Let us move on shall we to the wild and wacky world of Association Football. We are told to look forward to much lengthier matches due to a stricter interpretation of the amount of time to be accounted for at the end of each half for stoppages. Be prepared to take photos of the stadium clock as evidence of the reason for your late arrival home – particularly on those European nights.

Other changes include a stronger response to dissent and to kicking the ball away. I predict that these initiatives will go as follows: There will be bookings a-plenty for five or six weeks then PGMOL will go back to interpreting the law in whatever manner they can be bothered with. After all, that’s what has happened to every other new-season initiative.

Of course refereeing standards will improve infinitely this season. That’s not to say they won’t still be lousy – that’s a long-term project. However, the retirement of Mike Dean will result single-handedly in a measurable upgrade to standards. Look out for him doing the refereeing backup on Sky displaying a full knowledge of the laws of the game that he so often ignored for his own purposes.

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Me? My finger will be on the mute button whenever his self-serving hypocritical grin defiles my TV. It’s cheaper than lobbing a brick at the screen.

Down under, the distaff side have been playing in the World Cup which has been using the interesting experiment of having referees having to explain VAR decisions to the crowd. It’s something that I would like to see in the wider game but I suspect there would be some resistance from PGMOL who would view such a move as an erosion of the protection they have at present.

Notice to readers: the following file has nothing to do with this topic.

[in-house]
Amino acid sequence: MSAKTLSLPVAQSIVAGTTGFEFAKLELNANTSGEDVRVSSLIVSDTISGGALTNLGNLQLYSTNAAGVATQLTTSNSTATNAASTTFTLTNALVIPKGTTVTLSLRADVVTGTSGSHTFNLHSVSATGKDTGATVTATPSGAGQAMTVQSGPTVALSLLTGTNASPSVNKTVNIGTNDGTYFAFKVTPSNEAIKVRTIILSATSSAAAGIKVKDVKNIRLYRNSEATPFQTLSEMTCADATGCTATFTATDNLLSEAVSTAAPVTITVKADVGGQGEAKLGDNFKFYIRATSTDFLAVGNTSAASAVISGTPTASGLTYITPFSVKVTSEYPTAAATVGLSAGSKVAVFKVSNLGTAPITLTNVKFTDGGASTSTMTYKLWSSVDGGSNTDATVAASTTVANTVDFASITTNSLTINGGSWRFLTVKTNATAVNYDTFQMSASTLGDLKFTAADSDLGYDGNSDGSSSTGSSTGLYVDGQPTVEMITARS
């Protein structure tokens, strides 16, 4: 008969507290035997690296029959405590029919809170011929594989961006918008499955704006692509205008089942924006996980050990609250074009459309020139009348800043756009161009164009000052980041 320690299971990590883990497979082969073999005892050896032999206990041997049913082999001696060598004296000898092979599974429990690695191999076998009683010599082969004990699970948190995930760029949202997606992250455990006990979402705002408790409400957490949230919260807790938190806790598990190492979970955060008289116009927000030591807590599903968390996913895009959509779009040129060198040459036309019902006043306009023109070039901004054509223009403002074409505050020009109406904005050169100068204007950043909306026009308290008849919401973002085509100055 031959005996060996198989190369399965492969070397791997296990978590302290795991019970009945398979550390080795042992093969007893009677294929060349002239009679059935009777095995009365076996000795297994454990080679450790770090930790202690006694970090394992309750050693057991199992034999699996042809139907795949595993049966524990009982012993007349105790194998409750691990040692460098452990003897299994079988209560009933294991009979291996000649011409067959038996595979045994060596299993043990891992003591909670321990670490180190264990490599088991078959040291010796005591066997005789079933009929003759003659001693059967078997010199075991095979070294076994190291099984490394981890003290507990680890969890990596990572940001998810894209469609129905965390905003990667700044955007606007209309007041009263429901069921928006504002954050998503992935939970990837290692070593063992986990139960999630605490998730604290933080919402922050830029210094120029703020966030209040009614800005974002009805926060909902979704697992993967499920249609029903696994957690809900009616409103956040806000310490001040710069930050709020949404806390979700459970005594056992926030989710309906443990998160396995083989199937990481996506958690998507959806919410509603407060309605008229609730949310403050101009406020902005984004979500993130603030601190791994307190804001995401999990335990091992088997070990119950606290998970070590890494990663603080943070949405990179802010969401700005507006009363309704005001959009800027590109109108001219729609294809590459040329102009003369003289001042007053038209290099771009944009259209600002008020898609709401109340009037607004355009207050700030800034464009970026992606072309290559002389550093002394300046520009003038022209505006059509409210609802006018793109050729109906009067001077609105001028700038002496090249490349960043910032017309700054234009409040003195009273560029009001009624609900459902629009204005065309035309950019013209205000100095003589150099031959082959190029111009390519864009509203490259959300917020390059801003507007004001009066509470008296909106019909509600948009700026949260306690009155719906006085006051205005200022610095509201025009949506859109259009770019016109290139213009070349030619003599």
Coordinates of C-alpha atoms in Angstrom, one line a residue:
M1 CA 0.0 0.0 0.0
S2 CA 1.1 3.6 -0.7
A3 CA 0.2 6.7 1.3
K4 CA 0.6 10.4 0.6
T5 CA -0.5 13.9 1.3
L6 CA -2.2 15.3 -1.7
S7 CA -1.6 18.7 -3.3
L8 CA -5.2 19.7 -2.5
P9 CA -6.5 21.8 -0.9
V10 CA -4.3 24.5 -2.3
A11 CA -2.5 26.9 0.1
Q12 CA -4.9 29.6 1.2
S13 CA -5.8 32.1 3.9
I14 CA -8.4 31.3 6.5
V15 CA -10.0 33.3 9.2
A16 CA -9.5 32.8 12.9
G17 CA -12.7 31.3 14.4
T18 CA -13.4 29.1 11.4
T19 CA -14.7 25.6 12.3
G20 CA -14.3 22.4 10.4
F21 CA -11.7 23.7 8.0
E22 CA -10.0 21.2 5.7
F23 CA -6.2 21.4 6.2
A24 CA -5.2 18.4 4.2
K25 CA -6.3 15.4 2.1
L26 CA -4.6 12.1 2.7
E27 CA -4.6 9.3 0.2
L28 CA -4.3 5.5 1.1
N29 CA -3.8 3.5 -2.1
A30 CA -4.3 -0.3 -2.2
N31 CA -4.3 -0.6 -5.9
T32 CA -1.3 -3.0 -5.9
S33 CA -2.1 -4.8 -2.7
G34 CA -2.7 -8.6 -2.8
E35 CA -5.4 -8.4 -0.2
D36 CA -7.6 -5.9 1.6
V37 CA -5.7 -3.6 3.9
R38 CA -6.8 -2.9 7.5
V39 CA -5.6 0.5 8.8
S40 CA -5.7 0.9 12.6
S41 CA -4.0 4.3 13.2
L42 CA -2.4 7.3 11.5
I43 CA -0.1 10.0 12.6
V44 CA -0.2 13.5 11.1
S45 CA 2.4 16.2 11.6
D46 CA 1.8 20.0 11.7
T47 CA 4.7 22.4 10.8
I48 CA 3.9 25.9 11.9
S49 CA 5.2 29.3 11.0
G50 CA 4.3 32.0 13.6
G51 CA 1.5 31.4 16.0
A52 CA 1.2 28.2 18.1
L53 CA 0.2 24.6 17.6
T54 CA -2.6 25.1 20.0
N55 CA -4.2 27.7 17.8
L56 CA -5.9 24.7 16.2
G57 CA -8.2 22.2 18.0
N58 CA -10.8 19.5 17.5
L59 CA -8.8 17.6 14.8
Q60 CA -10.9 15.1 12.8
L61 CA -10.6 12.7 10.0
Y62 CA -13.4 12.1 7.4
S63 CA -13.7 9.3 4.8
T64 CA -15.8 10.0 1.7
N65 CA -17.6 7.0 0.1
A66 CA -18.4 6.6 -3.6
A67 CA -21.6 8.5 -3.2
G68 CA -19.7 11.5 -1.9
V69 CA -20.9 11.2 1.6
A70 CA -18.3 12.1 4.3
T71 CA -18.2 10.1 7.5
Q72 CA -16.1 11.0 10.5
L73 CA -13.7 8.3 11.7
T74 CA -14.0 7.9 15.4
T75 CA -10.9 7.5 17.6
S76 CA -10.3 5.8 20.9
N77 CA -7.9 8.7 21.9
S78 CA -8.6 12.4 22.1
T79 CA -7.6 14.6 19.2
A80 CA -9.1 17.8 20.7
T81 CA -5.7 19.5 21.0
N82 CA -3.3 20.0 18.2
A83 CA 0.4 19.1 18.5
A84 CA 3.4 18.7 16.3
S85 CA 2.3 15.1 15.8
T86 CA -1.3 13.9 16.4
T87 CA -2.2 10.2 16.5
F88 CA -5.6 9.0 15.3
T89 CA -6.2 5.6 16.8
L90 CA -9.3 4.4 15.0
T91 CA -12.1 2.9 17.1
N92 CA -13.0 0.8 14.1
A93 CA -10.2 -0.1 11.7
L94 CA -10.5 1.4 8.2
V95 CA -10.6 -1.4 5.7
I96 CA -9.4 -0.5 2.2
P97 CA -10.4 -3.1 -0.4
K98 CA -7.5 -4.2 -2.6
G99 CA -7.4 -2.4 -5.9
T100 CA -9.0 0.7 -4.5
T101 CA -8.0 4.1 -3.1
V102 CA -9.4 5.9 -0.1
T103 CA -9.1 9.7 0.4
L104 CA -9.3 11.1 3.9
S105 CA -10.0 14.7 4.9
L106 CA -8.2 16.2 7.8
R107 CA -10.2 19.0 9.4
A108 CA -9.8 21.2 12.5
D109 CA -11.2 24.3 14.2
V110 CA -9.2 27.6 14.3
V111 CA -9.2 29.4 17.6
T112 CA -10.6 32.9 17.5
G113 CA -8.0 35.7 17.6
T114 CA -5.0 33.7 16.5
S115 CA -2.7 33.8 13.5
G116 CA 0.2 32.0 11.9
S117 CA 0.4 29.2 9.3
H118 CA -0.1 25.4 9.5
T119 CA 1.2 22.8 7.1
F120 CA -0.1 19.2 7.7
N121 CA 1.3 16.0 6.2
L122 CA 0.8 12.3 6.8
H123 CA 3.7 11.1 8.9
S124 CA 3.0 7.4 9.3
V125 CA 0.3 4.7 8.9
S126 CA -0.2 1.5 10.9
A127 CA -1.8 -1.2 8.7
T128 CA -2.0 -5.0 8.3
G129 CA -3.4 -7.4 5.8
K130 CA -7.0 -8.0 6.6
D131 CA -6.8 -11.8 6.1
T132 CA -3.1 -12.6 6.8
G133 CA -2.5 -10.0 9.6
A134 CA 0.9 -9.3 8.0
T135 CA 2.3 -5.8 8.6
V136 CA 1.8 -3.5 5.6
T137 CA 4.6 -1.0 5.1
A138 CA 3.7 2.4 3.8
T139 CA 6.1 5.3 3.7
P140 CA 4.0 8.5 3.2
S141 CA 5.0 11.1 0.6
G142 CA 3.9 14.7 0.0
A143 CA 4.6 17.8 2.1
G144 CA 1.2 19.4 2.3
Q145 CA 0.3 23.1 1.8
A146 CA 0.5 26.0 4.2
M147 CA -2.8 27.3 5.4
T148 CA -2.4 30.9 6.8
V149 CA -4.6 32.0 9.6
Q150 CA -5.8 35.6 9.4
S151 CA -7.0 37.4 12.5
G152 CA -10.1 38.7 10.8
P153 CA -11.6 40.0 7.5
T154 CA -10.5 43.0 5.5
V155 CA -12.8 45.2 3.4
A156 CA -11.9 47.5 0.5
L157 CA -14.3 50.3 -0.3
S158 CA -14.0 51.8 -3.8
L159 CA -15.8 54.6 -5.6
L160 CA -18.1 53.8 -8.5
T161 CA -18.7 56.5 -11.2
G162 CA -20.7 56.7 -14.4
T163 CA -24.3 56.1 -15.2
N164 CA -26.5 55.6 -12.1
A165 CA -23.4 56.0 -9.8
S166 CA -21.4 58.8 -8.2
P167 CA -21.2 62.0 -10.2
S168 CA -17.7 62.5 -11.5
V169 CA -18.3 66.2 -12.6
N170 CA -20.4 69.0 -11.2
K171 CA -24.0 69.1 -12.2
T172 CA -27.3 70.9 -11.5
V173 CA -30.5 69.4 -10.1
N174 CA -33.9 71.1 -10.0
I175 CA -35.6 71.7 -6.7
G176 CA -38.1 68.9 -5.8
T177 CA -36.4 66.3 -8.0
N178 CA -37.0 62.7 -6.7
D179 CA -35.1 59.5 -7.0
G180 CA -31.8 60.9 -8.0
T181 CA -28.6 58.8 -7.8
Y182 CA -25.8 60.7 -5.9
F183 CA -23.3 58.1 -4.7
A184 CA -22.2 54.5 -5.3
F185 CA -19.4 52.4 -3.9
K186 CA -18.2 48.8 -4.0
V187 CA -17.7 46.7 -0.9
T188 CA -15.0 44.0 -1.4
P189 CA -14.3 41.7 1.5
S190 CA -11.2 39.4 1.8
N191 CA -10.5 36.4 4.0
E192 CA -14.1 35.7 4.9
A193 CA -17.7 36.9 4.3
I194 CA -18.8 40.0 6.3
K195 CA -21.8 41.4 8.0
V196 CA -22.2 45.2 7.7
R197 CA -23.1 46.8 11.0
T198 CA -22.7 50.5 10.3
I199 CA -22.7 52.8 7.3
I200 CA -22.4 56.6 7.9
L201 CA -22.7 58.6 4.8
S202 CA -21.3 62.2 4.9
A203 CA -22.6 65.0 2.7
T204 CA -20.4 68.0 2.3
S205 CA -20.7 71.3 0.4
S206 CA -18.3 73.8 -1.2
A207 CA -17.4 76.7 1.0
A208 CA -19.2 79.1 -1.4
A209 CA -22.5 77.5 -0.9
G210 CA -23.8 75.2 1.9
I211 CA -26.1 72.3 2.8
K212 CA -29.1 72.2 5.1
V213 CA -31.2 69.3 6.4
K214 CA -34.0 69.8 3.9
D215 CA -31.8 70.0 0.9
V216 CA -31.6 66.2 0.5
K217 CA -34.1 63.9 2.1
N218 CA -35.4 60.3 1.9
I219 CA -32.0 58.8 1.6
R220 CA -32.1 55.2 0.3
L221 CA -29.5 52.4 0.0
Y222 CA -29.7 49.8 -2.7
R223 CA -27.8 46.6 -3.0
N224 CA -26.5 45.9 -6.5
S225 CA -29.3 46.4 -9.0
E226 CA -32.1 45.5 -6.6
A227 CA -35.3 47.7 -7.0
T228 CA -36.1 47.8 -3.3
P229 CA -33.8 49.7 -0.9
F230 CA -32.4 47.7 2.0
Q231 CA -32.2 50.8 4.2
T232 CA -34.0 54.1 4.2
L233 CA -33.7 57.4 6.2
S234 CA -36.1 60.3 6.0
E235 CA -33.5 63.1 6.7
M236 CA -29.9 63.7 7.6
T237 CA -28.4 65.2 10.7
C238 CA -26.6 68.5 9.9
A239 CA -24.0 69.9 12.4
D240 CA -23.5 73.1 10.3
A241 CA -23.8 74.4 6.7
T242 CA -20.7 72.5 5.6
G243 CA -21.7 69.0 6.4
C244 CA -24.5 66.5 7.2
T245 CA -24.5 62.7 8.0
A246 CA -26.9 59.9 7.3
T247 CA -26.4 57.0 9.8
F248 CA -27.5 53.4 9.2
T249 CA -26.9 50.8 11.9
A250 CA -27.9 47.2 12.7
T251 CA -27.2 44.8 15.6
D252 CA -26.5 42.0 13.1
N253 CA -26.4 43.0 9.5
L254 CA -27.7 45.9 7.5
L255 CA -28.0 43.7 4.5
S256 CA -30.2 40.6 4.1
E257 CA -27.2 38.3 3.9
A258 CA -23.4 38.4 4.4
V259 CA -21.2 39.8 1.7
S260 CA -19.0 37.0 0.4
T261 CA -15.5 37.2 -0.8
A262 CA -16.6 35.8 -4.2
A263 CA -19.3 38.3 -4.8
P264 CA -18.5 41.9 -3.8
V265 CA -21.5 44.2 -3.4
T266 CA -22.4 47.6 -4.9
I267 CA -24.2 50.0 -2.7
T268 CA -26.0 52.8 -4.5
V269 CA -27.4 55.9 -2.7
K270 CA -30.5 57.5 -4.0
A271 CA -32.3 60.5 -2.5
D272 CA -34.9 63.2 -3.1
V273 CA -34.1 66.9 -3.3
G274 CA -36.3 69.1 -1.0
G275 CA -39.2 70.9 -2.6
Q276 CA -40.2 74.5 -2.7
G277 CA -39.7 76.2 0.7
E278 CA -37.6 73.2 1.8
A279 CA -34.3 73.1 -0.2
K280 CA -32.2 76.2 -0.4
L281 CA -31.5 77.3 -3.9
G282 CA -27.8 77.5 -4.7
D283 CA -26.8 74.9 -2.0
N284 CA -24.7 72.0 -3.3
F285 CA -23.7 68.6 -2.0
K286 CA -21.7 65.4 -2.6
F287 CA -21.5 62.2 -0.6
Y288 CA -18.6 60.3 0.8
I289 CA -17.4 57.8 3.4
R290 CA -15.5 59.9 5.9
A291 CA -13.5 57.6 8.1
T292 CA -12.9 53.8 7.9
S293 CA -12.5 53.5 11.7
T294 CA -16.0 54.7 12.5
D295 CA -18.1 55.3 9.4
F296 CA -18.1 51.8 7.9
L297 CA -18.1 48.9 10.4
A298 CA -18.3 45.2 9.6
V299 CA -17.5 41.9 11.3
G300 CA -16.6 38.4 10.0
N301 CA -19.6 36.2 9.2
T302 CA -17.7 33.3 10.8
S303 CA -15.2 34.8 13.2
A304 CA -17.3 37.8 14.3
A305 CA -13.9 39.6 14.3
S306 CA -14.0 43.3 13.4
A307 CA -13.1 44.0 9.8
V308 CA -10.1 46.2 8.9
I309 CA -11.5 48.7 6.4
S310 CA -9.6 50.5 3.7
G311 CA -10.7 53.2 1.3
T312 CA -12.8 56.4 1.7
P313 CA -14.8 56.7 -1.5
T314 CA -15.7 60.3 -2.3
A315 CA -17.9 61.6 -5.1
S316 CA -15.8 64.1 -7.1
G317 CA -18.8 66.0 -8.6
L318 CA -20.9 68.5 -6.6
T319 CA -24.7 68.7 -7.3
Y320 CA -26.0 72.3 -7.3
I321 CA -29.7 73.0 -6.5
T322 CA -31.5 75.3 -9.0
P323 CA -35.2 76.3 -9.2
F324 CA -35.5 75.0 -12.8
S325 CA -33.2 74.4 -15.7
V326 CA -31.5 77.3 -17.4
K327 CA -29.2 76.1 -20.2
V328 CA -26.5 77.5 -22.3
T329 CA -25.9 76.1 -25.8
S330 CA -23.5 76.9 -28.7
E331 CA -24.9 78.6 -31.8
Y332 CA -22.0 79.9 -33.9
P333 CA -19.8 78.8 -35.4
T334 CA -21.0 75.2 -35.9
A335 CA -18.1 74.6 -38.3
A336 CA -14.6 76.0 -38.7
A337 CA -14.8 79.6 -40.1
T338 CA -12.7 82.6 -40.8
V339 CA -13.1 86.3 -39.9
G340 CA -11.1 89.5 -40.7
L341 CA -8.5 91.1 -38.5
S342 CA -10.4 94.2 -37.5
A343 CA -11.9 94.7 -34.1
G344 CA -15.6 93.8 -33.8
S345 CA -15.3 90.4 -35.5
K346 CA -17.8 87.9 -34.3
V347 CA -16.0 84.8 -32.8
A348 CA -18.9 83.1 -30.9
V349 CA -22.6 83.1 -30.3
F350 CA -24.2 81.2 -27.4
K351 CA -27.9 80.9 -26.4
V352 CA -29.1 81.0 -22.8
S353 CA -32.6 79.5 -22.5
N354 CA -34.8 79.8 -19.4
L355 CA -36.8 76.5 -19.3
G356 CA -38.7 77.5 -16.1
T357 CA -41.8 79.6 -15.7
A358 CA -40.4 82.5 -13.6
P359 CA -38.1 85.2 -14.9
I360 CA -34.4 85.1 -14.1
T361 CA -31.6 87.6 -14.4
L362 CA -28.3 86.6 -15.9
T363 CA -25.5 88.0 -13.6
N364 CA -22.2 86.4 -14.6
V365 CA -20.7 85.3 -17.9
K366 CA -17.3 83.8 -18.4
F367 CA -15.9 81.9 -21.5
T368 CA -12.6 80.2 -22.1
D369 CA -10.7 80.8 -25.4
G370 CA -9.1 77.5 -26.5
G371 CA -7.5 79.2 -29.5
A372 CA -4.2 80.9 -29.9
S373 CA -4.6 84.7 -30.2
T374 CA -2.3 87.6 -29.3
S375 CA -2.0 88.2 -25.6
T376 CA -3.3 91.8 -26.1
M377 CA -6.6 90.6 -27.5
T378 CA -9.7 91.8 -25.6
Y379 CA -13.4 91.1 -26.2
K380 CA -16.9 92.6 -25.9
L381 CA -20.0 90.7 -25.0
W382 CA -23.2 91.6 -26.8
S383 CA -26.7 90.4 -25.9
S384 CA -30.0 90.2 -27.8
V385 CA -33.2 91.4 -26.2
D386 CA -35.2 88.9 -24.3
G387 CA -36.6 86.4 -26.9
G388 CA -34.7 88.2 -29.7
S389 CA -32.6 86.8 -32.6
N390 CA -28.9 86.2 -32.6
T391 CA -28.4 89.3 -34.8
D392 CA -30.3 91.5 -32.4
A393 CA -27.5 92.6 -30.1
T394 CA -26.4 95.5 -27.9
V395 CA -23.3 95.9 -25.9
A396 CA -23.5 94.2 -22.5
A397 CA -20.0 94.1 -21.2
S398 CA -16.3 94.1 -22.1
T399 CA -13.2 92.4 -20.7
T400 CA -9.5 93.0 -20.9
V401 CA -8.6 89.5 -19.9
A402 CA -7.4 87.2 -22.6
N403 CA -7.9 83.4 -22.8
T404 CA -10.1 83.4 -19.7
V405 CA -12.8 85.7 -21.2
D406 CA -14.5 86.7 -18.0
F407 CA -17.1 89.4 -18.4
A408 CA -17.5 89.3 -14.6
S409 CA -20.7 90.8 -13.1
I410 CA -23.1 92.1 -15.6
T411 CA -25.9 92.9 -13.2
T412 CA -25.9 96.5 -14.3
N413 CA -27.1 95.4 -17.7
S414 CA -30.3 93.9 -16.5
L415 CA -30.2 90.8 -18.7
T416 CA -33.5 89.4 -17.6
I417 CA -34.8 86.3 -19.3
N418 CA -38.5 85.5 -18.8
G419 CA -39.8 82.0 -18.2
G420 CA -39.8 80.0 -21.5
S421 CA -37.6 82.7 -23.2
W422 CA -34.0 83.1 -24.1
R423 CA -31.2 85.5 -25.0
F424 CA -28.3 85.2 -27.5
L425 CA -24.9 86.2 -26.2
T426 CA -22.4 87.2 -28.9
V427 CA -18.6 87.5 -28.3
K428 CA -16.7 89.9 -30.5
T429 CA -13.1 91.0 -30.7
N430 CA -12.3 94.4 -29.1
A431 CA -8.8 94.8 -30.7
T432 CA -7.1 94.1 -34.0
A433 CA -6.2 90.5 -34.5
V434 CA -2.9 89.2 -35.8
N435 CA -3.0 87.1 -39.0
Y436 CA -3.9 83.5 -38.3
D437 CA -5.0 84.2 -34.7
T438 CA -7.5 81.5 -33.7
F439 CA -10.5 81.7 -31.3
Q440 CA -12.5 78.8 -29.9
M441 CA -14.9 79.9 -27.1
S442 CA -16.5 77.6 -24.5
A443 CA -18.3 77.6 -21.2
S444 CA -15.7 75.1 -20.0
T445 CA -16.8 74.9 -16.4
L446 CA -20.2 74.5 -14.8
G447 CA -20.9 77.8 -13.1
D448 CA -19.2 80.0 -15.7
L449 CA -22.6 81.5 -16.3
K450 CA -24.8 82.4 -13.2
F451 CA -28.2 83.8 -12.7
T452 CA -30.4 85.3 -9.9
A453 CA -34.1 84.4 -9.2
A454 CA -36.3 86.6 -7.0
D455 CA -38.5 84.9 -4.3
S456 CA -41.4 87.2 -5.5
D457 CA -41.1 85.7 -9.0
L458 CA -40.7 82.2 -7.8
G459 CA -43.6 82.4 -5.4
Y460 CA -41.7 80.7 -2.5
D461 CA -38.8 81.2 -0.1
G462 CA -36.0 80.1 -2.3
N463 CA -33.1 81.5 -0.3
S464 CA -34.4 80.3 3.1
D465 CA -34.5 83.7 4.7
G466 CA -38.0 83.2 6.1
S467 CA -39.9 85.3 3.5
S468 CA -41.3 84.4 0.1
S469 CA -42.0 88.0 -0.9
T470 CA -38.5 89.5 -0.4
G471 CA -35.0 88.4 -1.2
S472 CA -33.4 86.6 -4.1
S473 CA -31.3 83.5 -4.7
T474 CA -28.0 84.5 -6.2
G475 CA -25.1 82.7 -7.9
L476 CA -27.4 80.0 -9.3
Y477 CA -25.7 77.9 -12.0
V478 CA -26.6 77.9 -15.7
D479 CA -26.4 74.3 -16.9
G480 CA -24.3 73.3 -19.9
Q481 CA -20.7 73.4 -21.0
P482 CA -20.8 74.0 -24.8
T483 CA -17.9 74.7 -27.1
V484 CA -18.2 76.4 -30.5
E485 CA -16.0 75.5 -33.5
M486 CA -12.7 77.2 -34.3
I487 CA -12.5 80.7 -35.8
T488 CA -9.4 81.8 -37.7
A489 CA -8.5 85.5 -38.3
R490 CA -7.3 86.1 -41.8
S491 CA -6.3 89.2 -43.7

It’s easy at the moment for someone in a bunker to silently confirm a duff decision to back up his mate. It would be quite another thing for an official to have to come out and say why a decision is being made that contradicts all the available visual evidence. Great if it happens but I wouldn’t be holding my breath.

As for the tournament itself, it is admirable that the England squad is looking at emulating the efforts of male squads that went before them and, notwithstanding the poor performance against Nigeria, there is every prospect of further progress, especially since the premature departure of the USA. However, as I am sure James is aware, not EVERY aspect of David Beckham is worthy of mimicking and the petulant little stamp that earned the Lioness a red card is something that, in these days of VAR and multiple cameras, will always be punished.

And so to us. With a European Trophy in the bag you’d have thought we’d have had a nice summer basking in the glory of doing something that certain other clubs can only dream about. However, in typical style our ownership proved their worth once more.

Asked about Declan Rice in the immediate aftermath of the win in Prague, Mr Sullivan confirmed that the player was for sale and would be off. Now, yes this was not news as such. However, the correct answer to that question for anyone with an ounce of sense would have been: "That’s all for the future. At the moment I just want to congratulate the players and staff on winning a European Trophy. We’ll talk about other stuff in the weeks to come."

But no - Mr Sullivan couldn’t even give us 24 hours to celebrate in, could he.